On 7 December 1941 Japanese aircraft made a surprise attack on the US naval base at Pearl Harbour in the Hawaiian Islands. At the same time Japanese forces launched assaults on Thailand, the Philippines and the British colony of Malaya. Three days after Pearl Harbor, two capital ships of the Royal Navy were sunk off the coast of Malaya. This gave the Japanese almost total control of the seas to Australia's north. The sudden fall of Singapore on 15 February 1942 and the rapid, unchecked Japanese advance through the islands of the Netherlands East Indies raised fears of the invasion of Australia and aerial attacks on Queensland bases.

Charters Towers was the closest inland centre that could provide strategic support and aircraft dispersal facilities for the main North Eastern Area air base at Garbutt, Townsville, which was considered vulnerable to Japanese attack.

The RAAF ordered commencement of preliminary work on the Charters Towers town aerodrome during January 1942, with the grading of three temporary landing strips for use while the main aerodrome was under construction (two landing grounds were cleared on football fields and one near the cemetery).

By early February 1942 the airfield project had been accorded priority by the RAAF with a request that the NE-SW runway be graded first followed by the north-south runway. To get the project underway while awaiting the original plans, the airfield site was resurveyed by Main Roads Commission (MRC) engineers at Charters Towers and the layout was amended slightly.

Construction of Charters Towers airfield began in earnest on Monday 16 February 1942. Deadline for completion of the first strip was 14 days. Hundreds of men and all available earth-moving plant were brought in from Townsville and the first gravel strip was completed in 17 days. Grading of the second runway was completed soon after.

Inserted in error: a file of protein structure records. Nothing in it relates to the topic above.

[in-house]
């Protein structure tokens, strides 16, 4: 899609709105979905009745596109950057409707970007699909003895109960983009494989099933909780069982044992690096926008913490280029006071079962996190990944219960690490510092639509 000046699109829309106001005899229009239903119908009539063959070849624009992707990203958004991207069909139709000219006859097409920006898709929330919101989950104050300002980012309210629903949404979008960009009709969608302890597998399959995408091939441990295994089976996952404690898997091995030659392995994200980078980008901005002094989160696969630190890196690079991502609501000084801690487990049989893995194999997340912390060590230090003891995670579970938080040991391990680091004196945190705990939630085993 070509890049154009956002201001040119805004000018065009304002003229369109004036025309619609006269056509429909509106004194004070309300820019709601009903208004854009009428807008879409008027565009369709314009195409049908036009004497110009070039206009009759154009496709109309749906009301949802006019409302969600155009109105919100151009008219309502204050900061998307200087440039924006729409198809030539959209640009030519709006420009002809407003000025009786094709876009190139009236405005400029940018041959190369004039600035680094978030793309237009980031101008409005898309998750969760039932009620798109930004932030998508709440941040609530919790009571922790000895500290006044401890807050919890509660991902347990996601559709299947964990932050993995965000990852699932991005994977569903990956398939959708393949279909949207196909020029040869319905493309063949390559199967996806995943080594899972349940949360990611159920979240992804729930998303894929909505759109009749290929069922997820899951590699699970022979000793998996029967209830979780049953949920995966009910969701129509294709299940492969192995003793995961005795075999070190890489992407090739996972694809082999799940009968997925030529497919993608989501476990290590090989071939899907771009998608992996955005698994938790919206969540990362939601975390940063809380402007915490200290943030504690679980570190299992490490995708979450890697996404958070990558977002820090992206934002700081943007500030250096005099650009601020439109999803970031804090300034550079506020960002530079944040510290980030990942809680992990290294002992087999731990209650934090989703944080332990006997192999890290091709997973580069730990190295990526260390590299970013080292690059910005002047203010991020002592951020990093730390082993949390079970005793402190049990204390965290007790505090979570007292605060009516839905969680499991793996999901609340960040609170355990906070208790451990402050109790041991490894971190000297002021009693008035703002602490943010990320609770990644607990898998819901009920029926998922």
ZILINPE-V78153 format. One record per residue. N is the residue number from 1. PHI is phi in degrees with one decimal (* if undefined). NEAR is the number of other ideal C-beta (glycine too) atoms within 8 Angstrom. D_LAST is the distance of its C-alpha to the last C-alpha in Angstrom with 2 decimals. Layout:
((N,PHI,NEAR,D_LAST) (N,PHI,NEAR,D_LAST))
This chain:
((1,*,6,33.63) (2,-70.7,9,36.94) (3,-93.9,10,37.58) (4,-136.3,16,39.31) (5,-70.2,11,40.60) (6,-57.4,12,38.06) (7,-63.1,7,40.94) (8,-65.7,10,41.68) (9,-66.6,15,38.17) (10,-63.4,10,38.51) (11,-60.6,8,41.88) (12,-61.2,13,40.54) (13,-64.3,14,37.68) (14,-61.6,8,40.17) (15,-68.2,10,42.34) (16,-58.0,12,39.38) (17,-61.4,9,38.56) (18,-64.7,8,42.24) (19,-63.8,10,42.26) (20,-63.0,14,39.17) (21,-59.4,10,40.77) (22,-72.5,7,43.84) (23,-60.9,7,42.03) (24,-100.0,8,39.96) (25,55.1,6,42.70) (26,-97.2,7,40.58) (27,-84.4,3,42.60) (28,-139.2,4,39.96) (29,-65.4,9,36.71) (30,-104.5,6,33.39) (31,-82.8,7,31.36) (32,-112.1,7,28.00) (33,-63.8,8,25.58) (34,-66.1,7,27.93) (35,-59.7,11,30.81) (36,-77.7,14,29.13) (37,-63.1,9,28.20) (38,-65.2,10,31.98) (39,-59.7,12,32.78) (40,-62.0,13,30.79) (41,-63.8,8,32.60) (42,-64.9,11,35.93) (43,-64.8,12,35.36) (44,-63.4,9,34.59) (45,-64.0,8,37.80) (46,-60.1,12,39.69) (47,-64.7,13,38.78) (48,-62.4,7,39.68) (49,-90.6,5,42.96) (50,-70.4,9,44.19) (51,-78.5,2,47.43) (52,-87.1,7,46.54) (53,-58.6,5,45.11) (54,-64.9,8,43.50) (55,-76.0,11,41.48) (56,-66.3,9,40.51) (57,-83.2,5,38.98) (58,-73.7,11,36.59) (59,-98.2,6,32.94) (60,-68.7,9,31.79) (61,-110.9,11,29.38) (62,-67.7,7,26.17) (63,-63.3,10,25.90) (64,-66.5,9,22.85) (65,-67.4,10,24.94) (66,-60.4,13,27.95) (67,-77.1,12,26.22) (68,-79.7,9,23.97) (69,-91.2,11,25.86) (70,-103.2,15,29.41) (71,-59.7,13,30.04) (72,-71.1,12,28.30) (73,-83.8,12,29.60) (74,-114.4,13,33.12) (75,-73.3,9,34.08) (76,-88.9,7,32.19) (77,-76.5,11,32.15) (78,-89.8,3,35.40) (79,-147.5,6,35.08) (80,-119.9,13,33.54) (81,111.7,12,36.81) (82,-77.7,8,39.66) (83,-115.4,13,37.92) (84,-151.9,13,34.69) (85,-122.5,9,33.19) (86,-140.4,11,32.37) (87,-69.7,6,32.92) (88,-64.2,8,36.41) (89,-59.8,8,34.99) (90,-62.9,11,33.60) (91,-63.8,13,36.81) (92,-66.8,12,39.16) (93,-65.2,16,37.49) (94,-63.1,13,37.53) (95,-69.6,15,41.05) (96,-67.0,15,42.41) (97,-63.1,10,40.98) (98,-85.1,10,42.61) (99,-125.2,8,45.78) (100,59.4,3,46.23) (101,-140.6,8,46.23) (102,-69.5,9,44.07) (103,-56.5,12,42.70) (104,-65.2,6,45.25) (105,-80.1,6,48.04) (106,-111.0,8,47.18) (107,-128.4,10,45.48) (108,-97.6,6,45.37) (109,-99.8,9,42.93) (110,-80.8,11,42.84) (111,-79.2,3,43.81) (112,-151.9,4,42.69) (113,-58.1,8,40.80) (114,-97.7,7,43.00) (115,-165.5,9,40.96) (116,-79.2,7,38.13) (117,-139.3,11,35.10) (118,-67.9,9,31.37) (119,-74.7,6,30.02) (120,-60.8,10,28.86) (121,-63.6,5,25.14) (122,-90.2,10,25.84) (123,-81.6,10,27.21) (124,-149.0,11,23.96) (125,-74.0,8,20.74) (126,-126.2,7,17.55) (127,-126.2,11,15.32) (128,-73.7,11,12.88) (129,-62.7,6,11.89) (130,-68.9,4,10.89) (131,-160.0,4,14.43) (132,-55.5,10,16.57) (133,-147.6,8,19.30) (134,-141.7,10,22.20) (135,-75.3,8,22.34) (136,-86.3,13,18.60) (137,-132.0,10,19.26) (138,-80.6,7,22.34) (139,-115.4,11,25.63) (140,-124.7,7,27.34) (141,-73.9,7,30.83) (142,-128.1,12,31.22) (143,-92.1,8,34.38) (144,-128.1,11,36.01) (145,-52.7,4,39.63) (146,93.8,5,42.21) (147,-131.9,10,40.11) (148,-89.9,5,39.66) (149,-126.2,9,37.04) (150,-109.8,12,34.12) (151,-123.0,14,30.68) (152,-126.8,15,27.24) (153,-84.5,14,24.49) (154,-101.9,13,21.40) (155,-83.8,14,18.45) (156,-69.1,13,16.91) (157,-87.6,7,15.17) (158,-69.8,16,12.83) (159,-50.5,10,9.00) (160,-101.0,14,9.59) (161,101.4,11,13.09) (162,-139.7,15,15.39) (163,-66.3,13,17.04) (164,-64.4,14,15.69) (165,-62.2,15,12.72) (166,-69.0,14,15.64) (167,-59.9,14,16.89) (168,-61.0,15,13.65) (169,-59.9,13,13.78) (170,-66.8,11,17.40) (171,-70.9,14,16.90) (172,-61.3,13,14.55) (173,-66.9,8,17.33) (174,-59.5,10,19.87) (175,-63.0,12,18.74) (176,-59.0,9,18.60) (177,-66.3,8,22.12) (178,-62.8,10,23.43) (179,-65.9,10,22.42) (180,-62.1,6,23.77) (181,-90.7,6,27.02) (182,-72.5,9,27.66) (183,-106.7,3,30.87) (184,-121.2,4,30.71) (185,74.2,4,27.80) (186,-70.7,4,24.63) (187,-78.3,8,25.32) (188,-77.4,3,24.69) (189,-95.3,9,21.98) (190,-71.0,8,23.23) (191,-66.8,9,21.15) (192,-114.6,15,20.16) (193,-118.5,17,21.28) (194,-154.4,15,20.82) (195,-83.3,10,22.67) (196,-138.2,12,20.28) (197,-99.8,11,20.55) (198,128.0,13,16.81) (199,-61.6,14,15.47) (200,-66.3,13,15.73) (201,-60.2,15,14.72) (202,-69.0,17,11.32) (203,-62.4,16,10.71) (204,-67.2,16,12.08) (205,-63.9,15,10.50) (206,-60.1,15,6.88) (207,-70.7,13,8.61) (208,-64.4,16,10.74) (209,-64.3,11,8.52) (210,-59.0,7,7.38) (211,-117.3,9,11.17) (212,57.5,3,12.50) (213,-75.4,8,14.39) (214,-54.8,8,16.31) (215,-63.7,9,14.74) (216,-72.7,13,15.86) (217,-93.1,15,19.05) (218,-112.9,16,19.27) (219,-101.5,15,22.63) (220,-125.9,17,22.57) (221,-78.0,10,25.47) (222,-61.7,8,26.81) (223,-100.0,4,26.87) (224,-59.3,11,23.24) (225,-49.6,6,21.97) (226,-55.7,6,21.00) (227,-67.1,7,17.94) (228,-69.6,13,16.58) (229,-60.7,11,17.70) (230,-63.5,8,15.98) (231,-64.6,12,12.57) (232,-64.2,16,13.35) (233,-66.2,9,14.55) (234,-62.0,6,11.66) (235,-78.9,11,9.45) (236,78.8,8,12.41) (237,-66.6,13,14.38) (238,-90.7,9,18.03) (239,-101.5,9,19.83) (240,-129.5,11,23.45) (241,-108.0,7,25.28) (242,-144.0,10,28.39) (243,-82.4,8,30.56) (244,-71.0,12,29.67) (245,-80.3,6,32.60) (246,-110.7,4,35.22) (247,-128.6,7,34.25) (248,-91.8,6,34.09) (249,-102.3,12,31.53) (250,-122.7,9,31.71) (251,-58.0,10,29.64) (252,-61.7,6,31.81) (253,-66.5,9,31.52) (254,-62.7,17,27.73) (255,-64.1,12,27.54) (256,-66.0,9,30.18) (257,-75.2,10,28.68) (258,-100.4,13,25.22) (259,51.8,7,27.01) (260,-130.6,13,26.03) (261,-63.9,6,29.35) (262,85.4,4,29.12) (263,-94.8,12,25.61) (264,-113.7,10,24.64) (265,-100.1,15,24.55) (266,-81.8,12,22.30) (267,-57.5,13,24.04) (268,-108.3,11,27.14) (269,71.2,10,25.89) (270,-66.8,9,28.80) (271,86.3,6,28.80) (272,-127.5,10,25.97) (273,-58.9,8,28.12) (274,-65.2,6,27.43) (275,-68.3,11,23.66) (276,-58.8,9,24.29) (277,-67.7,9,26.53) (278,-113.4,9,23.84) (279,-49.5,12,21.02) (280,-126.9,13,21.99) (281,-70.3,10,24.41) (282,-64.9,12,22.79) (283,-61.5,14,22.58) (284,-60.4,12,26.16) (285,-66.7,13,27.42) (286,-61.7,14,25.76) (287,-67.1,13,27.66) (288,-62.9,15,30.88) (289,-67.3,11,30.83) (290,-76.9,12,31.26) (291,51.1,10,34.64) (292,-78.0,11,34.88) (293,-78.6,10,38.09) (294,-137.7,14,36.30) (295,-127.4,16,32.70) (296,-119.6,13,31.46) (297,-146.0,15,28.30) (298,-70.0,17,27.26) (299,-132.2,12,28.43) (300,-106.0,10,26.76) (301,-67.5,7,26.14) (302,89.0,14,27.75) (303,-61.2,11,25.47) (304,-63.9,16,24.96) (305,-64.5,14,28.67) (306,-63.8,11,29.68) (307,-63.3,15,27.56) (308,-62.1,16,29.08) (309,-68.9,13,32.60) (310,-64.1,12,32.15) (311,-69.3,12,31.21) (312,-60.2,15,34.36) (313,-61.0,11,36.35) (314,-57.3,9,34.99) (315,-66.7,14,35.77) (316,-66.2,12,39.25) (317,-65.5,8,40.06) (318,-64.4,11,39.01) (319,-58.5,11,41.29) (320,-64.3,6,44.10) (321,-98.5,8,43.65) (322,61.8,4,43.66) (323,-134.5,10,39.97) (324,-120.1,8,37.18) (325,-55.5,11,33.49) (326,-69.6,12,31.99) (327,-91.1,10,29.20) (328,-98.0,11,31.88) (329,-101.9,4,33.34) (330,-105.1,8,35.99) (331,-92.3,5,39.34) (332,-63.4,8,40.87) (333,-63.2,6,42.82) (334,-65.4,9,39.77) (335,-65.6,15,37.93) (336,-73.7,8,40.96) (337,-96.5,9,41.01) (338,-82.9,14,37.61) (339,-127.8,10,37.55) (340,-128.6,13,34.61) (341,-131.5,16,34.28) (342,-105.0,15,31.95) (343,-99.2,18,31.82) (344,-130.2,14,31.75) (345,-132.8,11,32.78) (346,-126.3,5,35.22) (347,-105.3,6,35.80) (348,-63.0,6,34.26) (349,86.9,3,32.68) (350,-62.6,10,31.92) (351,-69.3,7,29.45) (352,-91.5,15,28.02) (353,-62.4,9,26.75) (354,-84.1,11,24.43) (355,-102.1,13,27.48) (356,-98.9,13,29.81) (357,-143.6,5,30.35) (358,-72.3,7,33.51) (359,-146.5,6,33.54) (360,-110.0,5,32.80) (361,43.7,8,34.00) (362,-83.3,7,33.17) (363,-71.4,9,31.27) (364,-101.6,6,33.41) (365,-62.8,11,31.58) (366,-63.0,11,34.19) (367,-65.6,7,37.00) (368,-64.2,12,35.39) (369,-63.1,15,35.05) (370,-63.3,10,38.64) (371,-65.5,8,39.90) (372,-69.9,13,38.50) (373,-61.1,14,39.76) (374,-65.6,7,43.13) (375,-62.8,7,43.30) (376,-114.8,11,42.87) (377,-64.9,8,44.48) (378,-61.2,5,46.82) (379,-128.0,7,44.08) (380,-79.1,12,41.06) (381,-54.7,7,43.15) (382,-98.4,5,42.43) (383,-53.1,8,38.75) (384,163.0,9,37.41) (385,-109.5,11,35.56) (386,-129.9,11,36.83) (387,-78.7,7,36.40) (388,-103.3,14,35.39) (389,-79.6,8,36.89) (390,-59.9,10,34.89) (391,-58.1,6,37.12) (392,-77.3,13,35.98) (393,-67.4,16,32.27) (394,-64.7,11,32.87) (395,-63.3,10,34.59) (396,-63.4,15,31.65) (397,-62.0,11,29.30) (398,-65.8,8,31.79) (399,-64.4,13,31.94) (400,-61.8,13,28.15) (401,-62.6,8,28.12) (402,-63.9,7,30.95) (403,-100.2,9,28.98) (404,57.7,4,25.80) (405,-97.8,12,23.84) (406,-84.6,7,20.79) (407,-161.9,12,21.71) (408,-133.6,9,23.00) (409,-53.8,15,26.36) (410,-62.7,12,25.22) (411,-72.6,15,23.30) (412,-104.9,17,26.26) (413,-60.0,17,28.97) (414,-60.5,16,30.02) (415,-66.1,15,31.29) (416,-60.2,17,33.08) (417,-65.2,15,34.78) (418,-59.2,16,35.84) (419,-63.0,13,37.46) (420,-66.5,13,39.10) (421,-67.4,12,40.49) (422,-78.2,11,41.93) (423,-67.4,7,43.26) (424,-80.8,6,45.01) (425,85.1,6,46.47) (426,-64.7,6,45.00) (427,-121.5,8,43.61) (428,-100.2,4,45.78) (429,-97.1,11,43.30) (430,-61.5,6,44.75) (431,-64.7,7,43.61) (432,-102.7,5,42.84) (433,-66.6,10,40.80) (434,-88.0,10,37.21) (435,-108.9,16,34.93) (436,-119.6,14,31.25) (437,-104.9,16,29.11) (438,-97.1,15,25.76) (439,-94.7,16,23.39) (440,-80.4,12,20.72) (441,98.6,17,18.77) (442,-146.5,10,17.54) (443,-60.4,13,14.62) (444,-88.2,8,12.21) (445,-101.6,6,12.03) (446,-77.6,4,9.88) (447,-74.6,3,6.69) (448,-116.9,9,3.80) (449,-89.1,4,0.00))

To speed base construction and foil Japanese aerial reconnaissance, all houses in the vicinity of the airfield were taken over so that personnel could be housed as inconspicuously as possible.

The airfield became operational during March with arrival of the first of four bombardment squadrons of the US Army Air Force 3rd Bombardment Group (Light), equipped with A-24 Dauntless dive bombers which had been intended for the Philippines. The group was later equipped with A-20 Boston medium bombers. These aircraft were followed by the arrival of B-25 Mitchell bombers that had been intended for use by the Dutch in the Netherlands East Indies, but were taken over by the Americans.

At Charters Towers, the cost for construction of runways, taxiways, hardstands, dispersal areas and all buildings and facilities was the responsibility of the US Army Services of Supply, Base Section Two. Works were ordered by the US Army through the federal Co-ordinator-General, Department of Public Works and contracted through the Department of Interior and Allied Works Council to the MRC for supervision.

In July 1942 the NE-SW runway (known as Runway 45, later Runway 56) was sealed and the north-south runway (known as Runway 7, later Runway 9) was metalled. The MRC used local mine tailings for the runways prompting a US press report that they were 'paved with gold'.

During 1942 Charters Towers airfield became instrumental in the development of the B-25 'Strafer'. Experimentation began with the replacement of four fixed 30 calibre machine guns in the nose section of the A-20 Boston, with heavier 50 calibre machine guns which were found to be more effective for low level ground and shipping attack. This led to conversion of the B-25 Mitchell 'bombardier nose' to a 'gunnery nose'. The B-25 conversion involved the fitting of eight fixed forward firing 50 calibre machine guns. The early B-25 'Strafer' conversions were carried out at Eagle Farm, Brisbane, on aircraft of 3 BG(M) operating from Charters Towers in low level strikes against Japanese shipping in Rabaul Harbour and airfields and bases in New Guinea. The B-25 'Strafer' conversion, initiated in north Queensland, was quickly adopted in all US theatres of World War II.